Graphene is the thinnest yet one of the most strong materials known to man while being only one atom thick. On top of that, graphene is an excellent conductor of heat and electricity and has remarkable light absorption abilities. It is truly a material that could change the world, with unlimited potential for integration in almost any industry. But the current processes of making it the right form is very time consuming and expensive.

Here comes a light of hope from the researchers at Rice University. They have reported in Nature that they can zap almost any source of solid Carbon into graphene. Be it any food scraps or old car tires, anything can be turned into perfect graphene sheets for various applications ranging from high-strength concrete to flexible electronics. Examples of Graphene’s usage can be found in the hall effect sensorflexible terahertz sensor, and in many other fields.

This work is pioneering from a scientific and practical standpoint

as it has the potential to make graphene cheap enough to use to strengthen asphalt or paint, says Ray Baughman, a chemist at the University of Texas, Dallas. The researchers have founded a startup company called “Universal Matter” to commercialize their “waste-to-graphene” process.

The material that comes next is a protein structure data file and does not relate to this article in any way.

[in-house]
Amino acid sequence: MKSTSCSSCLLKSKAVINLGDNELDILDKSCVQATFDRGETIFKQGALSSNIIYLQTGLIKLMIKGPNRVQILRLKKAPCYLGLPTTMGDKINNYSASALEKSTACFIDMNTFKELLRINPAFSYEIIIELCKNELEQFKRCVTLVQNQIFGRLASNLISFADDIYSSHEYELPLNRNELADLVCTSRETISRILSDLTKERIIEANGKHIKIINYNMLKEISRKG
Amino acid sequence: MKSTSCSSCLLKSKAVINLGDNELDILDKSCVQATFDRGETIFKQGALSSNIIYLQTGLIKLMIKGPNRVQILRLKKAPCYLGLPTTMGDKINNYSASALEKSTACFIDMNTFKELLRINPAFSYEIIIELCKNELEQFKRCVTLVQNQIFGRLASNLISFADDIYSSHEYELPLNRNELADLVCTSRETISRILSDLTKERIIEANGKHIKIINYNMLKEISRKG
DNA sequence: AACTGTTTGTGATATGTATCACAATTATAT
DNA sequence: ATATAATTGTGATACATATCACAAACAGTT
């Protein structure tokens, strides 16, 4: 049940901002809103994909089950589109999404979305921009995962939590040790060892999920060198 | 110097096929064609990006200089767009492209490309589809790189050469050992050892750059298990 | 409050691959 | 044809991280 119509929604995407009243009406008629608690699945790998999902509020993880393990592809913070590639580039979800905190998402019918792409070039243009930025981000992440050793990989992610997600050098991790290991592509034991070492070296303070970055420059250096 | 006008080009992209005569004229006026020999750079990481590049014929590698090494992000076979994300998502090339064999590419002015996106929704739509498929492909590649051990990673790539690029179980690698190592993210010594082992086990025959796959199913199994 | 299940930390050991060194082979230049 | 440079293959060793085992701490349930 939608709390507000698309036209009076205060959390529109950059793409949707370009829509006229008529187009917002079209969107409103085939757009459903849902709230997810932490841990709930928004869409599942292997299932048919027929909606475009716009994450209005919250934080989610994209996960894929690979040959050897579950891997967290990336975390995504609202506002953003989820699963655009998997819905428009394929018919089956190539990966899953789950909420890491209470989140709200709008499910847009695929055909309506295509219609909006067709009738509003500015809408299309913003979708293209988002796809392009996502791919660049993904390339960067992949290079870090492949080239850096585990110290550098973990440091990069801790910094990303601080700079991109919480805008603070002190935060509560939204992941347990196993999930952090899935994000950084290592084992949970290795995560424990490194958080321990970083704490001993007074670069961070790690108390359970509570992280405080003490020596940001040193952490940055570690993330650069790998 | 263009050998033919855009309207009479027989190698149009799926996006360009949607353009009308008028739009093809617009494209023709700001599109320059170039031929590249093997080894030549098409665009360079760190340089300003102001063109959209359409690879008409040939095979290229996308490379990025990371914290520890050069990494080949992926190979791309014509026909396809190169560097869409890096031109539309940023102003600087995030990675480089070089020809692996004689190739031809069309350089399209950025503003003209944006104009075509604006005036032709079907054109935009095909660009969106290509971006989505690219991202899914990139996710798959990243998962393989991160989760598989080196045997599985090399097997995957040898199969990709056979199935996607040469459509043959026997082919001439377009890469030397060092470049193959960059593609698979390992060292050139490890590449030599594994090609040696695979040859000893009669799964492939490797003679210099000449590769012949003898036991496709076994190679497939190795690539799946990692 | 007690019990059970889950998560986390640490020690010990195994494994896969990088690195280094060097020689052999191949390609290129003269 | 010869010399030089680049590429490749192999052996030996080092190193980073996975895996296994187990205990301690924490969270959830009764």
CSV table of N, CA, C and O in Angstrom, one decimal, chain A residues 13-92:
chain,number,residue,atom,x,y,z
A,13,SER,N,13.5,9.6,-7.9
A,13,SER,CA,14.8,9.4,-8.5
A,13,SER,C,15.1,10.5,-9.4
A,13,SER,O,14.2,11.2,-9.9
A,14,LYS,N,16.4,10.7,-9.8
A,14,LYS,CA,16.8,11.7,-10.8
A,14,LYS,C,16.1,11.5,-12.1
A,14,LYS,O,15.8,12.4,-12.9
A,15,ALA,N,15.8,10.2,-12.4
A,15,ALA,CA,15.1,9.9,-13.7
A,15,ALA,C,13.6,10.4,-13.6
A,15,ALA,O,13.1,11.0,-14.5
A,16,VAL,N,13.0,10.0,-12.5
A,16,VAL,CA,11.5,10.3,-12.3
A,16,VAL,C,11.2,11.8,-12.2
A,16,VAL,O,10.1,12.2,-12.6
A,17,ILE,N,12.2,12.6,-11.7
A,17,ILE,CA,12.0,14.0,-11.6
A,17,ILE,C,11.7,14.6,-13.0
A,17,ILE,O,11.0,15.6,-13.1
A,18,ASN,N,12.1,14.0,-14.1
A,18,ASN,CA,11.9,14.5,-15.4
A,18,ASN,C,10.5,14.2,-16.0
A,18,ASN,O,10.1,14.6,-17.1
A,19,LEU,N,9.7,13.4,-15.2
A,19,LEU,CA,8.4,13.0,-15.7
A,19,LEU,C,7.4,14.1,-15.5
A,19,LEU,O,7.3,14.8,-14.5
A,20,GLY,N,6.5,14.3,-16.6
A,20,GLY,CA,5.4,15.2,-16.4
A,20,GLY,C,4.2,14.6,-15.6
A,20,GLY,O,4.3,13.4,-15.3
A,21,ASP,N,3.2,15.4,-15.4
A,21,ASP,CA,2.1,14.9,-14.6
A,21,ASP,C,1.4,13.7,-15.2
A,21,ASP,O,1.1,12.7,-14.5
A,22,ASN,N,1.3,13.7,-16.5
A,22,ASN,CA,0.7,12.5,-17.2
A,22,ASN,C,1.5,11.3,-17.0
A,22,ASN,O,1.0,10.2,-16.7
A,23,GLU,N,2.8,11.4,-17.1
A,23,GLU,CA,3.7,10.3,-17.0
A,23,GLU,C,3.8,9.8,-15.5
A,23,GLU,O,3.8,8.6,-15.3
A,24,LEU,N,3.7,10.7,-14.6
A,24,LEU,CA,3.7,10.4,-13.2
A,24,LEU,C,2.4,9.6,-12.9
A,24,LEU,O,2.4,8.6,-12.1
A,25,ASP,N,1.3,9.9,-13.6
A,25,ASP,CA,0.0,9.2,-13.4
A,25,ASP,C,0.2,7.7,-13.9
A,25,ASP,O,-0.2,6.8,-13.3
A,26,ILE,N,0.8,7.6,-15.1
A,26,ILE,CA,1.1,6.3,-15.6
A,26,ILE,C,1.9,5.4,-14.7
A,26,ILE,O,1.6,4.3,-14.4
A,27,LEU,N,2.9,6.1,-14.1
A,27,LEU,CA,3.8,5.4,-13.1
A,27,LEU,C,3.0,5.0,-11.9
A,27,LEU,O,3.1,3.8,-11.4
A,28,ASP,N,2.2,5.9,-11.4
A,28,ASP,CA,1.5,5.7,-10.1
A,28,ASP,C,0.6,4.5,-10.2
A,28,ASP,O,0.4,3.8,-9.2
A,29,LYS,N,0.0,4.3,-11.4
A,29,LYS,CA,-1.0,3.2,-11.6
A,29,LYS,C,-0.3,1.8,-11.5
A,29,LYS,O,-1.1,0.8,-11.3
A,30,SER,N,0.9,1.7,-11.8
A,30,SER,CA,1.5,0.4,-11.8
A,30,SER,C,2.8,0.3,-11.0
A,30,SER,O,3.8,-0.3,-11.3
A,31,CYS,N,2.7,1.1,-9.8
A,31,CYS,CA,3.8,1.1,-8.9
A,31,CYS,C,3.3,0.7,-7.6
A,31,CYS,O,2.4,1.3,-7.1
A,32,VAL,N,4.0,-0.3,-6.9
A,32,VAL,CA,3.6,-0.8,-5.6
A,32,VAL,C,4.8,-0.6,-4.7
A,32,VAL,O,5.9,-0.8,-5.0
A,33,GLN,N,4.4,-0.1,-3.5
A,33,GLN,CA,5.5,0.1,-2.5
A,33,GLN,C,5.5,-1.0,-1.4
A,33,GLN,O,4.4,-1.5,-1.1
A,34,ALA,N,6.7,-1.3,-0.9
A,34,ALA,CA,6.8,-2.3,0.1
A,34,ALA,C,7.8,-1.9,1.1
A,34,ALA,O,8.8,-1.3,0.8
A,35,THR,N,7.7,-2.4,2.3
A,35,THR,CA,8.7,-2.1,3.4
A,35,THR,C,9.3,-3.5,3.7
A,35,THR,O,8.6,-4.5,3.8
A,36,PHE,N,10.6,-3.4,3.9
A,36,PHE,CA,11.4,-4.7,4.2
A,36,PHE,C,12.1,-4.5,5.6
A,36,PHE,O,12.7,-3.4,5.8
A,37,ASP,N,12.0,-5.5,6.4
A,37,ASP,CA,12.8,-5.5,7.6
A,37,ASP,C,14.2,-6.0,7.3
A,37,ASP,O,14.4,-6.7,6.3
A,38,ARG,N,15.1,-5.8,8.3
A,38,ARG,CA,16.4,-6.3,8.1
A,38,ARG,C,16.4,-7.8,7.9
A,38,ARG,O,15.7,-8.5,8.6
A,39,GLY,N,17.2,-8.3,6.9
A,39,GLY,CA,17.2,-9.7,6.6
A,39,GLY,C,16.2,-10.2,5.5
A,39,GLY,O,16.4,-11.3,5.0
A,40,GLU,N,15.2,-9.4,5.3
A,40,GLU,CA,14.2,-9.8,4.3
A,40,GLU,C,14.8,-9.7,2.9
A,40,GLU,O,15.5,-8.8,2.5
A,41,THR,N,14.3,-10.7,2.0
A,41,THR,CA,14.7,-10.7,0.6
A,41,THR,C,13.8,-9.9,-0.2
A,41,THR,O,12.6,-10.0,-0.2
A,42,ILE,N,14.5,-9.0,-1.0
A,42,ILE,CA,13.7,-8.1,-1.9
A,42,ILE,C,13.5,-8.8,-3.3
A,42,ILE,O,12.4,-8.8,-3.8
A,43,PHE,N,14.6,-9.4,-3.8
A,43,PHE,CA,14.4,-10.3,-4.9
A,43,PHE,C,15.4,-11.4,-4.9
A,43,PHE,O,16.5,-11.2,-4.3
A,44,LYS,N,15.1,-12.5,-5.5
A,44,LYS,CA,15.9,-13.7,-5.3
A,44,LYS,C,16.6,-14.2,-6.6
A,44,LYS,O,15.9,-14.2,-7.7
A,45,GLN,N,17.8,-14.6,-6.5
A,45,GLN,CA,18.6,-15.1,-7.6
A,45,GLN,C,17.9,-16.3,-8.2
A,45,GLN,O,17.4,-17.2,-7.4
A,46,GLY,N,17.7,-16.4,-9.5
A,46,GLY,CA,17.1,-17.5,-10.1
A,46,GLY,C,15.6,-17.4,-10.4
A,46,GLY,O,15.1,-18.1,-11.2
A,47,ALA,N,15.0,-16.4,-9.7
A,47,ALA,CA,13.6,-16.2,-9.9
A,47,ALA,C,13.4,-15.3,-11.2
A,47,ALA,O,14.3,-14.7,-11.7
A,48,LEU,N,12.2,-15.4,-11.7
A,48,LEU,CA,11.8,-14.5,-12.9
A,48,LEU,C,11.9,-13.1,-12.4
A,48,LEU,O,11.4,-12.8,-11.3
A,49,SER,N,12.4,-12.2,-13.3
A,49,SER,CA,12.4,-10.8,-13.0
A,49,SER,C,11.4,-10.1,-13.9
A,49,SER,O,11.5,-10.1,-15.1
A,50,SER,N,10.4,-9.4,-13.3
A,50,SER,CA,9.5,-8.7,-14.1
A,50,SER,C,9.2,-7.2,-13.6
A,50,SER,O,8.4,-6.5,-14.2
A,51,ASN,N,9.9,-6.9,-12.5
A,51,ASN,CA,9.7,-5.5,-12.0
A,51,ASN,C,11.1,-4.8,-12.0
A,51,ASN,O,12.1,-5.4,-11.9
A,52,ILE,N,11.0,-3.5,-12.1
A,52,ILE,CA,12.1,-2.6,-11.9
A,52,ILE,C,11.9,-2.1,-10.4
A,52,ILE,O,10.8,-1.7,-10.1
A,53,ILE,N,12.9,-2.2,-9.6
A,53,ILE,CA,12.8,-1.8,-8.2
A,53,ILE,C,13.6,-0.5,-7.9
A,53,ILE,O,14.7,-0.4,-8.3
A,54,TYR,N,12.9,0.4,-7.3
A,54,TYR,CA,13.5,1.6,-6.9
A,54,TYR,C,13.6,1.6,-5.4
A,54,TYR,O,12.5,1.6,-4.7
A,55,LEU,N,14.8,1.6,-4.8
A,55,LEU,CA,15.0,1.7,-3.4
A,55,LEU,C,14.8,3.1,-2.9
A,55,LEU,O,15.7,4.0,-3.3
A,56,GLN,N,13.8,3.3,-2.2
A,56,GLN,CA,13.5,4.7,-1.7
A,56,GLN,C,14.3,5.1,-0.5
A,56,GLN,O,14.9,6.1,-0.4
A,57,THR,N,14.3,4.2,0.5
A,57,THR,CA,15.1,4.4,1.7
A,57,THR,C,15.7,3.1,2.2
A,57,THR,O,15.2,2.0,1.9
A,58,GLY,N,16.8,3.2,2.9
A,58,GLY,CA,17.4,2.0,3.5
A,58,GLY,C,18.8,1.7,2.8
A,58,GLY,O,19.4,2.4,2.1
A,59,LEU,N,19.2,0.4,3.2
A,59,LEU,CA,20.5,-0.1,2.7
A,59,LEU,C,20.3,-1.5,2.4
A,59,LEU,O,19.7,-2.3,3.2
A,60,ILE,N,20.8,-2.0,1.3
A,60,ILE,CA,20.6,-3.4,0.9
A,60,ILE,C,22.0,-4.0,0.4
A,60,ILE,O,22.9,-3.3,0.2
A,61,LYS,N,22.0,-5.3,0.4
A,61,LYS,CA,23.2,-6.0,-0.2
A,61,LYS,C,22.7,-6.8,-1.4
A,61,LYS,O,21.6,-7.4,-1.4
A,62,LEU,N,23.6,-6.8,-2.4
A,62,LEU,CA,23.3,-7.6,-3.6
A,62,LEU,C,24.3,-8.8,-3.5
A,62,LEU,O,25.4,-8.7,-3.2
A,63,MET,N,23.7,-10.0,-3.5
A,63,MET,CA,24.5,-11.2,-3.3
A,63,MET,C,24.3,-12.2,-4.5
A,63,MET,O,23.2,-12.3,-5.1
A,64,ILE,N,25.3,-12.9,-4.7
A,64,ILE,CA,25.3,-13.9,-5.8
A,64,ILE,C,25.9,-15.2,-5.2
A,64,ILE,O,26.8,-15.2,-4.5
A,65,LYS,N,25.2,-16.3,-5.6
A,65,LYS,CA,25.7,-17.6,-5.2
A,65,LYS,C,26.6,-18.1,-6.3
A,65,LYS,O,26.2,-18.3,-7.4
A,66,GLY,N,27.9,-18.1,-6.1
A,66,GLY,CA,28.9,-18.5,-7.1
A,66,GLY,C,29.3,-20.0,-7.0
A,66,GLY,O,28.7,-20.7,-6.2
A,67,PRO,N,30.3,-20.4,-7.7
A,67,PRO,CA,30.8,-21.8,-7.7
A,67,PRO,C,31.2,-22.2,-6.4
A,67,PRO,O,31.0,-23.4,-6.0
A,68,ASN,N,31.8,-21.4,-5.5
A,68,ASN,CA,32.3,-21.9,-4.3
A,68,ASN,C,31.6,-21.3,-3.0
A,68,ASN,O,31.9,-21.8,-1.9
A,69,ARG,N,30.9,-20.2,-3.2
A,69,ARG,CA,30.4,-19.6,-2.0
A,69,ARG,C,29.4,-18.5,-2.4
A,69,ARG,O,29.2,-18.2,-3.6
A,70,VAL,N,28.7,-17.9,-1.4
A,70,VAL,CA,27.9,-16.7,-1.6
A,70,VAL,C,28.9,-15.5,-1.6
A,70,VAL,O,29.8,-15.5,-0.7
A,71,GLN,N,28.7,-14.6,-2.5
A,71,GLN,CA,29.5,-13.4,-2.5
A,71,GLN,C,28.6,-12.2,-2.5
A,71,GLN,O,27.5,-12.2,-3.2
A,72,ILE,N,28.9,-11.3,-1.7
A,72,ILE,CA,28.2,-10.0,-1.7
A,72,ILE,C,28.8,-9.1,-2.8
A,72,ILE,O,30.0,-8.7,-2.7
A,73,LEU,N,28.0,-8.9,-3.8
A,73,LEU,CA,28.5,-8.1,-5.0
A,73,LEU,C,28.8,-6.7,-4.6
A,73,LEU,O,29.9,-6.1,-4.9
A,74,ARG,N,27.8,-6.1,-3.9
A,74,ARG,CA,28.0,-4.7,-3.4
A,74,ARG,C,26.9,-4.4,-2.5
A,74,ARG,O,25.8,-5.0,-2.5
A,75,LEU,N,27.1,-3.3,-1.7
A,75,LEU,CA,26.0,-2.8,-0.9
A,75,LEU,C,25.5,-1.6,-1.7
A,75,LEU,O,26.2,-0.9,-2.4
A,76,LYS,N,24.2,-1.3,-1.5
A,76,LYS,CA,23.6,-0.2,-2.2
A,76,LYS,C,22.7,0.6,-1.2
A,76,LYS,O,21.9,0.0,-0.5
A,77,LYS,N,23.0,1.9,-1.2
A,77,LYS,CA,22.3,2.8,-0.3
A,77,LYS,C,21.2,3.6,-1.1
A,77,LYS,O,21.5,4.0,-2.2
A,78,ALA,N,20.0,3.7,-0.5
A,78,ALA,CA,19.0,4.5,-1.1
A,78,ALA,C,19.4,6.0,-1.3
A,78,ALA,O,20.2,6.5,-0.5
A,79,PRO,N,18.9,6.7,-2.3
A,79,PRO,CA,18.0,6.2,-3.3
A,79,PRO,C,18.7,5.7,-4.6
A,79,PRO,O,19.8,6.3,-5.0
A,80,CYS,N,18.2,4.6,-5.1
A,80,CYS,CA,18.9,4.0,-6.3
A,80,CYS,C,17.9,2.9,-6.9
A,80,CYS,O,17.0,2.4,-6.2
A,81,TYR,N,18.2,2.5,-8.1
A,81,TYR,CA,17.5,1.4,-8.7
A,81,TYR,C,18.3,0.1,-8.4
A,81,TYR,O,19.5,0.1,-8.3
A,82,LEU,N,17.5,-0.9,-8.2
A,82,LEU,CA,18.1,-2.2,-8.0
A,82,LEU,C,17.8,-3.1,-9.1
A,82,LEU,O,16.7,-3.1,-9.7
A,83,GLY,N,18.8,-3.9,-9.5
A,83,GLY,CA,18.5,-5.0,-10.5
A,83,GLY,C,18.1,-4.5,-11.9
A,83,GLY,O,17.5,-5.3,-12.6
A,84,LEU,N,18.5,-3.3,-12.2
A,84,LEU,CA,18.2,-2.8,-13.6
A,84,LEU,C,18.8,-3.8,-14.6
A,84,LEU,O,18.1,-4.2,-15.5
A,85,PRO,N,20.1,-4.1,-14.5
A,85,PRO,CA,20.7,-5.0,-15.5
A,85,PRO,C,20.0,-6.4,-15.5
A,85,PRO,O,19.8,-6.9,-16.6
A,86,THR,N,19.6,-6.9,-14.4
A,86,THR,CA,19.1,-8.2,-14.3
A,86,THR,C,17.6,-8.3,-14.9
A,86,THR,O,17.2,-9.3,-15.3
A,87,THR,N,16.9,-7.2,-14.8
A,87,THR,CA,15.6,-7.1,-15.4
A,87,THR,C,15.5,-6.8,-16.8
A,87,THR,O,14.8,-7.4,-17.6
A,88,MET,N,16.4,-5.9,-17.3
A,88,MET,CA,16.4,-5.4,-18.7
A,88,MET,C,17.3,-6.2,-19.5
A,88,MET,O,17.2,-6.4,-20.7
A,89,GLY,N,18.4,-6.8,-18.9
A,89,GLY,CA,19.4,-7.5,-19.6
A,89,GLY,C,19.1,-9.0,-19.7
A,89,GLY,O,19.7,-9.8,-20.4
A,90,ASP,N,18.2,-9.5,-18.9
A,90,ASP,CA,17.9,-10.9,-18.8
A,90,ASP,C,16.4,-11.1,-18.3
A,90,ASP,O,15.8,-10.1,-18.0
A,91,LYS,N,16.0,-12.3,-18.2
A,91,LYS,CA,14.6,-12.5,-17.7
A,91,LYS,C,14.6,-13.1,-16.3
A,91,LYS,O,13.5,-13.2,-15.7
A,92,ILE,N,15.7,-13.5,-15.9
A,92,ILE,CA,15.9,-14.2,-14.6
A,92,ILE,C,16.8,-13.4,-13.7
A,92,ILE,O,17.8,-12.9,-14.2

Since the discovery of Graphene in 2004, high-quality graphene of either single sheets or just a few stacked layers has remained very expensive to produce and purify on an industrial scale. The making of graphene by depositing from a vapor or exfoliation method, are too costly for many high-volume applications. And higher throughput approaches, such as the famous peeling graphene from chunks of graphite, produce sheets of graphene composed of up to 50 graphene layers that are not ideal for most applications.
In 2014, James Tour, a chemist at Rice University, and his colleagues found they could make a pure form of graphene by heating carbon black for a fraction of a second up to 3000 Kelvin with a powerful laser. As the cloud of carbon cooled it was made into the most stable structure of graphene. But the approach still produced only tiny qualities and required a lot of energy and precision.

Almost two years ago, Luong Xuan Duy, one of Tour’s grad students, had created metal nanoparticles by zapping a material with electricity. So, he put a small chunk of carbon black in a clear glass vial and applied 400 volts for about 200 milliseconds almost reaching the temperature inside the vial about 3000 Kelvin. Later on, chemical tests revealed he had produced graphene.

It turned out to be a type of graphene that is ideal for bulk uses. As the carbon atoms condense to form graphene, they don’t have time to stick in a regular pattern, as they do in graphite.


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